- The Washington Times - Monday, April 13, 2009

ANALYSIS/OPINION:

A letter printed recently in The Washington Times (”Hot heads should chill out,” Wednesday) demonstrates clearly that the media, including your paper, are not informing Americans properly in regard to missile defense and the plans to deploy a system in Eastern Europe.

The Russians know that the proposed system is no threat to them for an obvious reason — An anti-missile missile is designed only to intercept another missile (one assumes the latter is not launched from Russia). Such a system cannot be configured in any militarily significant way to deliver a nuclear payload to a target in Russia. This the Russians know also.

The missile-defense system is primarily intended to protect against a missile launched by Iran against the United States or its allies in Europe. As such, it is a strategic defense system. Russia's threat to station surface-to-surface missiles on the Polish border is a hollow threat and makes no sense, militarily speaking. As long as no defensive missiles are launched at Russia, Russia will not attack unilaterally the missile base in Poland or the associated radar facility in the Czech Republic; doing so would equate to a strategic attack against the United States itself. Russia knows this, and even the Soviet Union would not have contemplated such a pre-emptive strike.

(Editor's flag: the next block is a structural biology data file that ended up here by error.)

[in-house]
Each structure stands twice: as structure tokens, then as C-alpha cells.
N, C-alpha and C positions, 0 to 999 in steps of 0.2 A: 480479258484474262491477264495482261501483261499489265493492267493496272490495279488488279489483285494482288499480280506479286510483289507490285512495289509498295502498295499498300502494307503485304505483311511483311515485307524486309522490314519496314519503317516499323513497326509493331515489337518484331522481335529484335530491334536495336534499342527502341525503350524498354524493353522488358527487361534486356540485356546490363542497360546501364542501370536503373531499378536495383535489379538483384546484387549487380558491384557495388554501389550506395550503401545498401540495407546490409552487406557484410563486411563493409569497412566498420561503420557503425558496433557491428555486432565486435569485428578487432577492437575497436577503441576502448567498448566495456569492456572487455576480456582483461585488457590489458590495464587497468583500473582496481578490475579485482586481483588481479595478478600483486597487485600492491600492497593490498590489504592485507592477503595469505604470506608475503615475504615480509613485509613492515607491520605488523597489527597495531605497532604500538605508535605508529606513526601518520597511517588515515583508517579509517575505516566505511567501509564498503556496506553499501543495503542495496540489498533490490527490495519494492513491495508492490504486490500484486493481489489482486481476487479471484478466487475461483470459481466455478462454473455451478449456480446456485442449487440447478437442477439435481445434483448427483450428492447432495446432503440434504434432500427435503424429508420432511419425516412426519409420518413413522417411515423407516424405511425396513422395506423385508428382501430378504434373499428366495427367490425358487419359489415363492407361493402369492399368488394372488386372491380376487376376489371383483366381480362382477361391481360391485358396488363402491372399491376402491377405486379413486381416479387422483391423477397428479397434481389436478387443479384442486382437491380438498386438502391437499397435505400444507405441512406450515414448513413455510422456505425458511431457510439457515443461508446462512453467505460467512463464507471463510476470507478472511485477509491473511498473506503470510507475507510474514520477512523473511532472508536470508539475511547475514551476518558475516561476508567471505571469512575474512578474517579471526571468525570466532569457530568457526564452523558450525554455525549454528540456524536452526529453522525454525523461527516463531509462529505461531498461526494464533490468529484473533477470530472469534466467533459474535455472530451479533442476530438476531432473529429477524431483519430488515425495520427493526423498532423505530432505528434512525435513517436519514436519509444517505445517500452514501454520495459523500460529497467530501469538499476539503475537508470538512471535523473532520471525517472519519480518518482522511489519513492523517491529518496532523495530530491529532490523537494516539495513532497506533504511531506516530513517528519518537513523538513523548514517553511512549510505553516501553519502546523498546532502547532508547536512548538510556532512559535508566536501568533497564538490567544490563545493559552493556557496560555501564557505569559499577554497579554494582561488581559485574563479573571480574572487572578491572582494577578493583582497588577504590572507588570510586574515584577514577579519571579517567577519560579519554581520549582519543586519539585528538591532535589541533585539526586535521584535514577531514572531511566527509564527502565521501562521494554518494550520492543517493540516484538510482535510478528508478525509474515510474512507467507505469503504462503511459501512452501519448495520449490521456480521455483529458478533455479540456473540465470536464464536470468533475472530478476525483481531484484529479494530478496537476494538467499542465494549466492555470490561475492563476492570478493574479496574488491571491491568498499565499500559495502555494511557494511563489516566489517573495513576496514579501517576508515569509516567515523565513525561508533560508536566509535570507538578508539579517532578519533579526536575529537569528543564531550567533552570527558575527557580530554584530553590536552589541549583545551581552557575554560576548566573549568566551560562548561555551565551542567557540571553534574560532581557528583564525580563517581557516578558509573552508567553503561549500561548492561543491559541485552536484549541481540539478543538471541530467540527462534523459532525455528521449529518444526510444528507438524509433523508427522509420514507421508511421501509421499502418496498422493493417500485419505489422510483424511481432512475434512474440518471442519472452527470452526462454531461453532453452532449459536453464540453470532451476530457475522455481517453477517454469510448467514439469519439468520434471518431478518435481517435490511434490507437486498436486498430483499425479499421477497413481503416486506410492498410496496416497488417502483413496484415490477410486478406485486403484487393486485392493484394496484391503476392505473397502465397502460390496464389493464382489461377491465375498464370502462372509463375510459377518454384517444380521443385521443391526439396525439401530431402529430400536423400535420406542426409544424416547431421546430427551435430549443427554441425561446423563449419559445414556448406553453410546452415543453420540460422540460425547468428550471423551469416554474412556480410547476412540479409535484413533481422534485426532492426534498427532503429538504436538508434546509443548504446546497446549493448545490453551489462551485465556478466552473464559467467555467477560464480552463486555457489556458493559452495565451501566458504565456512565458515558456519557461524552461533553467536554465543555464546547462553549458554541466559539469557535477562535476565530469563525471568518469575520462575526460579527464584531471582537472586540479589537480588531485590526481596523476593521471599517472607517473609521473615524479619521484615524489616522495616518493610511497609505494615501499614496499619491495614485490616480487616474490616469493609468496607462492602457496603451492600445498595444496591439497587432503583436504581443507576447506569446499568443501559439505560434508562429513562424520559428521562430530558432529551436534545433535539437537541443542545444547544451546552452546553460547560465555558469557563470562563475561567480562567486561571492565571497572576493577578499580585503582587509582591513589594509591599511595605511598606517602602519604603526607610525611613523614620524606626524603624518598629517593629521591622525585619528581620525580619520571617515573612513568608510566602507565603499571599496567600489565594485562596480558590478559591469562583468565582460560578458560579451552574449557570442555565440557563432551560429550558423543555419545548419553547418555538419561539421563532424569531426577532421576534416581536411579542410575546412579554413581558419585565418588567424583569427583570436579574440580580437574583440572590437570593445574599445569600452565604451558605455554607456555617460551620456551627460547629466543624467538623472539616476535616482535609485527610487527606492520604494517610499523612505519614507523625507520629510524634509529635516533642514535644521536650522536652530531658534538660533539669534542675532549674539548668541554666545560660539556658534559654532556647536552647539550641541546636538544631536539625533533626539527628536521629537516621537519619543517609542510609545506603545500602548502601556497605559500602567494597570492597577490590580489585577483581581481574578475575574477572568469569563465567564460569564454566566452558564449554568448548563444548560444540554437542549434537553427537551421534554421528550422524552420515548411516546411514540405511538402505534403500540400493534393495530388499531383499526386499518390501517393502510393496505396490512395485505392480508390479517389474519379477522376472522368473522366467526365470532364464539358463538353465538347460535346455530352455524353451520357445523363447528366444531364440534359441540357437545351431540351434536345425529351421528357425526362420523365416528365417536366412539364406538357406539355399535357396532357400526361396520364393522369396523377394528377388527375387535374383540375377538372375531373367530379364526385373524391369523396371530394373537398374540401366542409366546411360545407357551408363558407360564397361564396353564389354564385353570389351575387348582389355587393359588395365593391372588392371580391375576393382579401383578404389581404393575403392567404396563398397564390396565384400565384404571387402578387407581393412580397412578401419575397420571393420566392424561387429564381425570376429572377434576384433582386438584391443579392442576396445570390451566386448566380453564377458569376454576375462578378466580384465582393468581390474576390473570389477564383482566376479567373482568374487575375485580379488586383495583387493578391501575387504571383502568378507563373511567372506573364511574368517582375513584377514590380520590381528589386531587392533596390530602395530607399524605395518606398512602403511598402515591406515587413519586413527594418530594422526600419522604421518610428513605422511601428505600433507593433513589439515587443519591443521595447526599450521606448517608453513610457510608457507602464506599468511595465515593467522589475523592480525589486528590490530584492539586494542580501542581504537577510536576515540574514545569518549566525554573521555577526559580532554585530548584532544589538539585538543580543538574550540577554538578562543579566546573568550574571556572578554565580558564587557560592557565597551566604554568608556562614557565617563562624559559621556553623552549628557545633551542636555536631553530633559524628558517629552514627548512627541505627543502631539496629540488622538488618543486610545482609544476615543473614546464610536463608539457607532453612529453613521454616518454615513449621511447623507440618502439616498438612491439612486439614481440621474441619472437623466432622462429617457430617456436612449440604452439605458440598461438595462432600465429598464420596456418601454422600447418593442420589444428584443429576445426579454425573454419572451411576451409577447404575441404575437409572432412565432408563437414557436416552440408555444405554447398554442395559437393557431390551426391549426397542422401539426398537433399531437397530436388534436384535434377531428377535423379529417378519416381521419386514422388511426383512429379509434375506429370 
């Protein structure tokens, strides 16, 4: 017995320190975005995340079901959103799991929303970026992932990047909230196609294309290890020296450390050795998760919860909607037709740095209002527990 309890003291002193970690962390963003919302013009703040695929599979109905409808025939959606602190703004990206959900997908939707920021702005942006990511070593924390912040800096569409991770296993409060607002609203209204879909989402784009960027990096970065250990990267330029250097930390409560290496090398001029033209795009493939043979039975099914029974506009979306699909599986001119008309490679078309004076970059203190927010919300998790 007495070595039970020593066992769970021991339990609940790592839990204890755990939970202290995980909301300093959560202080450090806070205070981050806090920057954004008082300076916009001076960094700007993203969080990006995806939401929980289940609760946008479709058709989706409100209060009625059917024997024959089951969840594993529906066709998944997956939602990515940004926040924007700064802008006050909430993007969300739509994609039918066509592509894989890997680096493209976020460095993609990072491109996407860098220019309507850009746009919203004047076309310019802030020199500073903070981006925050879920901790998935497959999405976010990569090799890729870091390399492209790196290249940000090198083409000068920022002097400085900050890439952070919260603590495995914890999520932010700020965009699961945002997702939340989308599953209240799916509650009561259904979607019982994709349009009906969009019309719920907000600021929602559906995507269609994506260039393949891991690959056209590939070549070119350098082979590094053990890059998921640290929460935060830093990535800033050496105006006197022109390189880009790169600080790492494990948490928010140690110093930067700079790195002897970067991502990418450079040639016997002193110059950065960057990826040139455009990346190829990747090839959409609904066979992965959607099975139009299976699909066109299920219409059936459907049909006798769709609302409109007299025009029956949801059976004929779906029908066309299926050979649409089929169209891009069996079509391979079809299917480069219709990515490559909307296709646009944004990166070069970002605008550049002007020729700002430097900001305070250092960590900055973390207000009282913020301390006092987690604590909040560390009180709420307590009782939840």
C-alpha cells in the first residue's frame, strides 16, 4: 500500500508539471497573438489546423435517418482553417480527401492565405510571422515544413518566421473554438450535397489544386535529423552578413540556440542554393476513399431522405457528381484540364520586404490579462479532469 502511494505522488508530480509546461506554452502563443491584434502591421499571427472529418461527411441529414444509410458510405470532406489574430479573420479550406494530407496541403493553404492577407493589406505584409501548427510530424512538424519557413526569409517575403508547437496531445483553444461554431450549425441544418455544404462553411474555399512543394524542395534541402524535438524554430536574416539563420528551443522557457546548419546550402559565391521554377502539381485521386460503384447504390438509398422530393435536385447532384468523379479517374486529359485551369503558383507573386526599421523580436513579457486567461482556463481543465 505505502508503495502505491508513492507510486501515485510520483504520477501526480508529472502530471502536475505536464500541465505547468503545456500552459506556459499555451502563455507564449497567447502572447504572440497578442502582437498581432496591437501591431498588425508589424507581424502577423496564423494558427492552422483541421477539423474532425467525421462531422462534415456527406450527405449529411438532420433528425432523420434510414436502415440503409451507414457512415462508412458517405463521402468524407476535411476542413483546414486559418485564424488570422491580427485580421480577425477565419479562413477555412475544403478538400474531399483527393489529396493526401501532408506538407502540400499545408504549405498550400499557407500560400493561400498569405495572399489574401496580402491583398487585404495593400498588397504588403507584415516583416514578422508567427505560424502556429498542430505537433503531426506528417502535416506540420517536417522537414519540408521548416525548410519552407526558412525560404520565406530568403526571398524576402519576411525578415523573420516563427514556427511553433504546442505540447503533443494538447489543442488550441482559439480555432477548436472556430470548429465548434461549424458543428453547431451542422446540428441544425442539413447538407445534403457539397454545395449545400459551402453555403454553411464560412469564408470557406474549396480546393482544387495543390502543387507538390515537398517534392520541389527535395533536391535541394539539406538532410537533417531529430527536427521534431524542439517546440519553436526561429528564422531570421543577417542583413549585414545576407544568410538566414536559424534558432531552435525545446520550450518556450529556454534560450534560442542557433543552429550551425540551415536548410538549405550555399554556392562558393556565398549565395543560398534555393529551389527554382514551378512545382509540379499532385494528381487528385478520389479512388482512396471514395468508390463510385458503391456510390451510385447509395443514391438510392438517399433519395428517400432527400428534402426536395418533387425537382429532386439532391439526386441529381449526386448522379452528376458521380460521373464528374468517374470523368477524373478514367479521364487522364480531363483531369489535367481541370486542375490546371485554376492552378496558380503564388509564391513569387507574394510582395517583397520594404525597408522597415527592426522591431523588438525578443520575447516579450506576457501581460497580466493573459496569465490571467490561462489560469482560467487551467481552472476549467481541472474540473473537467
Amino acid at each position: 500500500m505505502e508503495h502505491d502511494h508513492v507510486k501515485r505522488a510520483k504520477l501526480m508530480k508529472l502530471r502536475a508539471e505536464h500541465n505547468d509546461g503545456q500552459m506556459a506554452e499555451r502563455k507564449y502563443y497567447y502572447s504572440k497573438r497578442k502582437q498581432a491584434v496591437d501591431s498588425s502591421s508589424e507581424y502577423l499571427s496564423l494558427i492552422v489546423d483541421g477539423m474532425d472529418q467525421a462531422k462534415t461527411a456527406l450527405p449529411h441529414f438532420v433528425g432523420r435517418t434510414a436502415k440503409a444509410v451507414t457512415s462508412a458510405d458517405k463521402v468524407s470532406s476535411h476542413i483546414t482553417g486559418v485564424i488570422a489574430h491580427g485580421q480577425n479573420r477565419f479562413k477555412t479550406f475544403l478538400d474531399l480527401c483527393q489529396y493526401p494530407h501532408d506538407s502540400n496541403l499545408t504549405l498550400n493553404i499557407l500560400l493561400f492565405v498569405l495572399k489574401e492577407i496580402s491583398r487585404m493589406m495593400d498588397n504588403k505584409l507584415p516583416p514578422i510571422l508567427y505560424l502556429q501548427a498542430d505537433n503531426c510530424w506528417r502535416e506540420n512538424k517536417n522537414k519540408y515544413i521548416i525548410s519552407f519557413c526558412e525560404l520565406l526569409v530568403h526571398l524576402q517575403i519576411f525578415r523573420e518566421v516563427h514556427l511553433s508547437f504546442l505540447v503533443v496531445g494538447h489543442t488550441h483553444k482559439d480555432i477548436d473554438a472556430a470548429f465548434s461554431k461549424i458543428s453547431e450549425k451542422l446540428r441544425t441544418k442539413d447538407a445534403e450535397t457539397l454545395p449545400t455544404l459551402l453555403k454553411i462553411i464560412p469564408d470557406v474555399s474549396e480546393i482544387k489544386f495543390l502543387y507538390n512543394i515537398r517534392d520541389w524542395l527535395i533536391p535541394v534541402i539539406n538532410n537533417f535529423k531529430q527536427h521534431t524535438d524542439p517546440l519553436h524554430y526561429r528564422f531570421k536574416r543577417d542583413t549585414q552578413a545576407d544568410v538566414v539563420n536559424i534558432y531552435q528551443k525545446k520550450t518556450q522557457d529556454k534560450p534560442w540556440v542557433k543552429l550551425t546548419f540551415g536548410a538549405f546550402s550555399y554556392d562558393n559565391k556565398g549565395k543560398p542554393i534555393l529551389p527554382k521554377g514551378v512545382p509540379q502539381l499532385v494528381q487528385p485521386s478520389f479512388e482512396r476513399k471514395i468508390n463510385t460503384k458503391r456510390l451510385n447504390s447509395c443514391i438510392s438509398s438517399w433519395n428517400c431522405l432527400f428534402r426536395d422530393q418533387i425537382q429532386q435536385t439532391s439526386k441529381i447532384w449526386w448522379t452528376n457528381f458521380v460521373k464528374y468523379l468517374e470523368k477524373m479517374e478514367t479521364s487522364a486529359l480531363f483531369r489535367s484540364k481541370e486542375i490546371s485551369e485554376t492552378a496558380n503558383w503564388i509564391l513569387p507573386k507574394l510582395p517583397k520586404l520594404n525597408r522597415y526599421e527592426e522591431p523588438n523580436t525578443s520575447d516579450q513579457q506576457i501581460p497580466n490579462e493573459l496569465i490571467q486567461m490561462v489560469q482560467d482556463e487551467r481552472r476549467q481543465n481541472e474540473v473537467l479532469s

Russia's pronouncements on this issue constitute political gamesmanship: They do not want Poland and the Czech Republic to be drawn further into a strategic alliance with the United States, which offers them a measure of security beyond what they already attain through membership in NATO. Deployment of the defensive missile system is a win-win situation for the U.S. and its NATO allies.

RONALD J. SAKOWSKI

Haymarket, Va.

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